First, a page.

Part II [Round-Table Discussion] Centralization of Ethics Committees

*Honorifics omitted

  • Panelists:
    Yoichi Yamamoto, Head of Academic Clinical Research Center, Department of Medical Innovation, Osaka University Hospital
    Sosuke Iwae, Director of Research Ethics Support Department, Clinical Research Support Center, University of Miyazaki Hospital
    Akira Akabayashi, Deputy Director of Office for Human Research Studies, Faculty of Medicine, the University of Tokyo
  • Coordinator:
    Yuzaburo Uetake, Director General of the Ethics Committee, Office for Human Research Studies, Faculty of Medicine, the University of Tokyo
  • Observer:
    Takuya Watanabe, Office for Human Research Studies, Faculty of Medicine, the University of Tokyo

7.Possibilities of Partnerships

Uetake:
Next, I’d like to discuss the sharing of documentation, such as contracts and applications.
We at the University of Tokyo actually do not have our own method and are even okay with utilizing a system developed by Osaka University. What is it like at other institutions?
Yamamoto:
We share the basic system for electronic filing of clinical trial applications with other places but the process in which the medical and administrative staff review and respond to the actual applications is different. Therefore, we have started to slowly customize it so that it becomes easier to share with other institutions. The basis is the same so I think there is so much potential for sharing information.
Uetake:
I agree. Coming up with a standard format for applications is probably not that hard to do. What do you think, Dr. Iwae?
Iwae:

We actually take a fairly customized approach. For example, the data is entered in the system according to subcategories and attributes of the research to make it easier to conduct searches later on. Clinical research extends over a variety of areas so coming up with a universal format may be rather difficult.
Furthermore, with the enactment of the Clinical Research Law* this year (2017) in April, there is the possibility that joint research would become difficult or cannot be carried out smoothly unless we standardize the applications, protocols and informed consent forms. In my opinion, compared to independent clinical research, the administrative offices at each institution are given less discretion in collaborative research.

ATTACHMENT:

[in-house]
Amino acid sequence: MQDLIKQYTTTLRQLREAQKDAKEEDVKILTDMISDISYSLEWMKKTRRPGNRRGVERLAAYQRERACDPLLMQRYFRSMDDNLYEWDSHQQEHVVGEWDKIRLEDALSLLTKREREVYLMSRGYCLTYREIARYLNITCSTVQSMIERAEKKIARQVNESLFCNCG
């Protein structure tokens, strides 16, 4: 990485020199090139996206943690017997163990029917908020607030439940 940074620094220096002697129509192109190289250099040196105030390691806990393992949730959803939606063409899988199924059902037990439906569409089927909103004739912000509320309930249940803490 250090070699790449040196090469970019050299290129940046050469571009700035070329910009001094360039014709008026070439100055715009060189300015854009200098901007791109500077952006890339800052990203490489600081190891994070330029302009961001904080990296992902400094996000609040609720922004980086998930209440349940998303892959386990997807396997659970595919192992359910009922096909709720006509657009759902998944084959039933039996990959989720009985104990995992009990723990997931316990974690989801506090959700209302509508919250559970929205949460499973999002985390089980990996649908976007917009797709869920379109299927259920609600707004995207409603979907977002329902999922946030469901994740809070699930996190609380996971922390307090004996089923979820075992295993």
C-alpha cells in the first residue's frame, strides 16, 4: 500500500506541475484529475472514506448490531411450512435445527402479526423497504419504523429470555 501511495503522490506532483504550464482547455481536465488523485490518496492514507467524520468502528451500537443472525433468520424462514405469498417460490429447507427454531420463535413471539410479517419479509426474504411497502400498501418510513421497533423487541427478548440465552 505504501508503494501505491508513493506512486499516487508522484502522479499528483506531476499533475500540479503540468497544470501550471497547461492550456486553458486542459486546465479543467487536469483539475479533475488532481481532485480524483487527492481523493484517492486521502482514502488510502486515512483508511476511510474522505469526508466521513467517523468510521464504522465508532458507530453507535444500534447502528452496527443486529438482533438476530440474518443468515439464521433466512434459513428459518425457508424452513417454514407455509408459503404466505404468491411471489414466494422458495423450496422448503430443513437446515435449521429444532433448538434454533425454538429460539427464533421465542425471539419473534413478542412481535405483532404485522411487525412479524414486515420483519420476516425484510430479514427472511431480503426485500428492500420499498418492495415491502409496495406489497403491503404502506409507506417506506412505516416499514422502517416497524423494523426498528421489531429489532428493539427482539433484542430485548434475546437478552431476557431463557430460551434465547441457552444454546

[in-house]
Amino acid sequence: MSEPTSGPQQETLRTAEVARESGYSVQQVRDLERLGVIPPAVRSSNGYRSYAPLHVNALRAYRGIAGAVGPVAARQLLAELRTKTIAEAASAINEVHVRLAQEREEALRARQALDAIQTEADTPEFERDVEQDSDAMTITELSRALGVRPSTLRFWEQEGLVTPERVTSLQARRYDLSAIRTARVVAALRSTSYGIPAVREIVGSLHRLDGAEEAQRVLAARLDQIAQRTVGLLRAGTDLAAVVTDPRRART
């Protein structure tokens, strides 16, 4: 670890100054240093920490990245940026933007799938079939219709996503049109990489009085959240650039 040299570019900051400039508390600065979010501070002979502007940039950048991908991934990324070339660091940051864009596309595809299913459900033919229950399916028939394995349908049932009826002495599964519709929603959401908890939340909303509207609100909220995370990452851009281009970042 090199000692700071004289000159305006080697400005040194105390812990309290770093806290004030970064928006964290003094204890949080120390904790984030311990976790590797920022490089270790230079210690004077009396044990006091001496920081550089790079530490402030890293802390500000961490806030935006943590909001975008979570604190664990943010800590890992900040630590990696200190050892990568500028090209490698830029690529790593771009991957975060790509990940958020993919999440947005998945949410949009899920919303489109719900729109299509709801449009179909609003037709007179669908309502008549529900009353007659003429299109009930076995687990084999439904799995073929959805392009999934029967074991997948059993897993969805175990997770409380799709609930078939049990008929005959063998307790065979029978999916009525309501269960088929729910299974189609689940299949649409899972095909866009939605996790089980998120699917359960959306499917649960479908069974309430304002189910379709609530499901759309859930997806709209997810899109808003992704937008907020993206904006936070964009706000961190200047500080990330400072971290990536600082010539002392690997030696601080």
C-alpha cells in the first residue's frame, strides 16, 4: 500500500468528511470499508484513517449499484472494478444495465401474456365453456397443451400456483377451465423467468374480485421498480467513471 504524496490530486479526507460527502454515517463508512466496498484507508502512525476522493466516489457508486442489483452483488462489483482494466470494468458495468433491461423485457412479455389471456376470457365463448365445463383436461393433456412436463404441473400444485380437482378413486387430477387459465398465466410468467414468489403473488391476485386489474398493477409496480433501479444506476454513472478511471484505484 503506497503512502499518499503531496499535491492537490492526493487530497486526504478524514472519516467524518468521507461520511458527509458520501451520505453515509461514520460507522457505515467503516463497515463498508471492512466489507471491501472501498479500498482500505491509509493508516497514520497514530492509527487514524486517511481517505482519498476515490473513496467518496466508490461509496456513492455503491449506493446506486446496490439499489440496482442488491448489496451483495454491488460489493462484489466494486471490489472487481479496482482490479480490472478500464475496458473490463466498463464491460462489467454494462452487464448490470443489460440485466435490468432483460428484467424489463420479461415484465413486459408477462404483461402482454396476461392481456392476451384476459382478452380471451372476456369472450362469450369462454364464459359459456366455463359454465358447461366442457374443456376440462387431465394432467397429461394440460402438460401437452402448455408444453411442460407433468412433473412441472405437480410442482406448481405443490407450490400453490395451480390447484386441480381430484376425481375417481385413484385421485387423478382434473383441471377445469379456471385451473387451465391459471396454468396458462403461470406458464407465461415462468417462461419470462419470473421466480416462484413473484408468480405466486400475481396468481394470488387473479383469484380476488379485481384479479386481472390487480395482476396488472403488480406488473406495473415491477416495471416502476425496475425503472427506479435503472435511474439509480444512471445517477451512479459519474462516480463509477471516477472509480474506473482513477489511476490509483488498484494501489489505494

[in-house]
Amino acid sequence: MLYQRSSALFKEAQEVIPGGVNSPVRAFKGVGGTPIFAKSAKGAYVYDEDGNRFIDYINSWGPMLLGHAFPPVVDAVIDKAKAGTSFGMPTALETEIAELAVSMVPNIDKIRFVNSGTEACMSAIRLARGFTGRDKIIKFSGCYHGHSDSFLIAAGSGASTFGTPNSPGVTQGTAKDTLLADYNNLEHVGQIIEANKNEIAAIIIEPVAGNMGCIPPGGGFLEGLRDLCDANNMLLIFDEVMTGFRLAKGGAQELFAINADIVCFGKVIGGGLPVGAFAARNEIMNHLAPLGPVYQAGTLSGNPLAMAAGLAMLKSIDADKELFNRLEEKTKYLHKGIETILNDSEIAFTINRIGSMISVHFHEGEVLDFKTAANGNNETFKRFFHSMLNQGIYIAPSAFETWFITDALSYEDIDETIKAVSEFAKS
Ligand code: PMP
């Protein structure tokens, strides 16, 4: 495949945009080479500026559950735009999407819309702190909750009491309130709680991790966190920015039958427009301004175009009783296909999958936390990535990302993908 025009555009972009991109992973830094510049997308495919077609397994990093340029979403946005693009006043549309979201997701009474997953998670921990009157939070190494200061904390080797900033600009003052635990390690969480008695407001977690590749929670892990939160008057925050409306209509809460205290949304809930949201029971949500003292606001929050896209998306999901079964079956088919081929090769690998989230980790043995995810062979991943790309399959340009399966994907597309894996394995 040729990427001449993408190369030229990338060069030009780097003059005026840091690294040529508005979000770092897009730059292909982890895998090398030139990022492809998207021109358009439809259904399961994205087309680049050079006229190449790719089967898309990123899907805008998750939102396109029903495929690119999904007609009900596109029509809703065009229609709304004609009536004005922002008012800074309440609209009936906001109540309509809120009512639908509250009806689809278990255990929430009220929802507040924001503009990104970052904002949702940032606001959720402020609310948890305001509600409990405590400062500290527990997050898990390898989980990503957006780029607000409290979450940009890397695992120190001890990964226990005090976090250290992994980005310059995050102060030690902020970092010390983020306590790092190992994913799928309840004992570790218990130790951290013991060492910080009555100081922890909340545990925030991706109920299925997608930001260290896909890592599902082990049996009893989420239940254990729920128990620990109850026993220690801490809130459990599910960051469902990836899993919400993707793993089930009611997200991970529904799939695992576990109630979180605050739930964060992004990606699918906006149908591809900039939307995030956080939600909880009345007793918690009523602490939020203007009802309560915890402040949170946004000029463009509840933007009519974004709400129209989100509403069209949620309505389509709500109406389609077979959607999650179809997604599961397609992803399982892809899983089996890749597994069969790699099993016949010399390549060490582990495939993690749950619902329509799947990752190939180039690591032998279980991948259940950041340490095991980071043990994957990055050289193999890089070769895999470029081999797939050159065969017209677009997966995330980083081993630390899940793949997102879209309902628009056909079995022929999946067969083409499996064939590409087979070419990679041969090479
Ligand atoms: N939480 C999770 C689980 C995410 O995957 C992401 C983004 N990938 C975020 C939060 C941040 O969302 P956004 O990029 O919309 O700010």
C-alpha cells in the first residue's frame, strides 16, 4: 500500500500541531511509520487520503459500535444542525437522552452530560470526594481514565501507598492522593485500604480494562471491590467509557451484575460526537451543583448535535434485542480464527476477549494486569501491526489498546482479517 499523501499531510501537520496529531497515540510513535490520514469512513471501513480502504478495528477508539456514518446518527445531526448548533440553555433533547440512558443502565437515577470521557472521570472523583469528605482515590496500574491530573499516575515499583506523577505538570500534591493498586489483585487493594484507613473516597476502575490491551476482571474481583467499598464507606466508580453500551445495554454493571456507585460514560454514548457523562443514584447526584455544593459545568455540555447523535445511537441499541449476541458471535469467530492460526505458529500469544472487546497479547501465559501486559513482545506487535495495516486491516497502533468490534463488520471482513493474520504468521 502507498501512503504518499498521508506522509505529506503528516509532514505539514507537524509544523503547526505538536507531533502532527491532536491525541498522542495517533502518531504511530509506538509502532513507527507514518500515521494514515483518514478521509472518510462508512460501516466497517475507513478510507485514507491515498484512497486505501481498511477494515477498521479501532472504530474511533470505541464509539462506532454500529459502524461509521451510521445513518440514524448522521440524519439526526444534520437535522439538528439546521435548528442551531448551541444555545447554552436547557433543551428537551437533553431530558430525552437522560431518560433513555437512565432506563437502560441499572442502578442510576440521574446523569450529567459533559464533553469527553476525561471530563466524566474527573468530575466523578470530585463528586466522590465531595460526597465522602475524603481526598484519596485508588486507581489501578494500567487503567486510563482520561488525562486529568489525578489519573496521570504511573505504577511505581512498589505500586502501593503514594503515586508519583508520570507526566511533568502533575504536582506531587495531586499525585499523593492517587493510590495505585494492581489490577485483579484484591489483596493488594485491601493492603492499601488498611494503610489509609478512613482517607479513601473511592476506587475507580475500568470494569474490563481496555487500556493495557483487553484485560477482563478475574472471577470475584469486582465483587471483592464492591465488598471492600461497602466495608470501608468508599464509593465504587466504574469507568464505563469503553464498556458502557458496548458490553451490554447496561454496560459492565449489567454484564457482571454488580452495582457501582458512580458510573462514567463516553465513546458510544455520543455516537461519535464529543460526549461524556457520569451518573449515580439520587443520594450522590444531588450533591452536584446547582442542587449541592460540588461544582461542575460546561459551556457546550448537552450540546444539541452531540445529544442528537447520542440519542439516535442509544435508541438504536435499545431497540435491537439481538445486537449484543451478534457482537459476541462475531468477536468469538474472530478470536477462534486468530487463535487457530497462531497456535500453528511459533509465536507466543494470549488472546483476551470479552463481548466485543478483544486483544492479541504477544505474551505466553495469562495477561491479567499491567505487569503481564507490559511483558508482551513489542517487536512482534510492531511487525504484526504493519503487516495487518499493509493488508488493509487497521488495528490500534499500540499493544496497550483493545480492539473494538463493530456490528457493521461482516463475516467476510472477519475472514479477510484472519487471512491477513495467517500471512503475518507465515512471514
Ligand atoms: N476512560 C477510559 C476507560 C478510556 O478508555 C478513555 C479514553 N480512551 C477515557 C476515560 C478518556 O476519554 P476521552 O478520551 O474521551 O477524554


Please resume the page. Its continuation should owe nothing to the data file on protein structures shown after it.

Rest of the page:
*Clinical Research Law: Legal regulation of clinical trial enacted in response to the series of scientific misconduct, including what is known as the “Diovan Trial.” The objective was to prevent tampering and recover the public’s trust in clinical research.
Yamamoto:
I agree with you. Under the Clinical Research Law, I think it will be relatively easy to use a standardized form, just like it is with the format for clinical trials.
Iwae:
This is something that needs to be addressed right away! Aiming for standardization in, let’s say, a year would be too late. Each institution may have already come up with its own customized format, making it impossible to work toward standardization.
Uetake:
If we’re going to do it, we need to do it now.
Iwae:
However, unfortunately there is no place where we can discuss governance issues like that.
Yamamoto:
I agree. Japan doesn’t have an organization equivalent to PRIM&R. I strongly think that is the issue with the field of medical research in Japan.

──At this point, coordinator Uetake turns to Takuya Watanabe, staff member from the Office for Human Research Studies at the University of Tokyo.

Uetake:
Mr. Watanabe, since you are here as an observer, do you have anything to add?
Watanabe:
Yes. I do believe research ethics specialists can help contribute to the sound operation of research. However, it is difficult to see how the job is instrumental to the development of research. How can research ethics specialists maintain their motivation?
Yamamoto: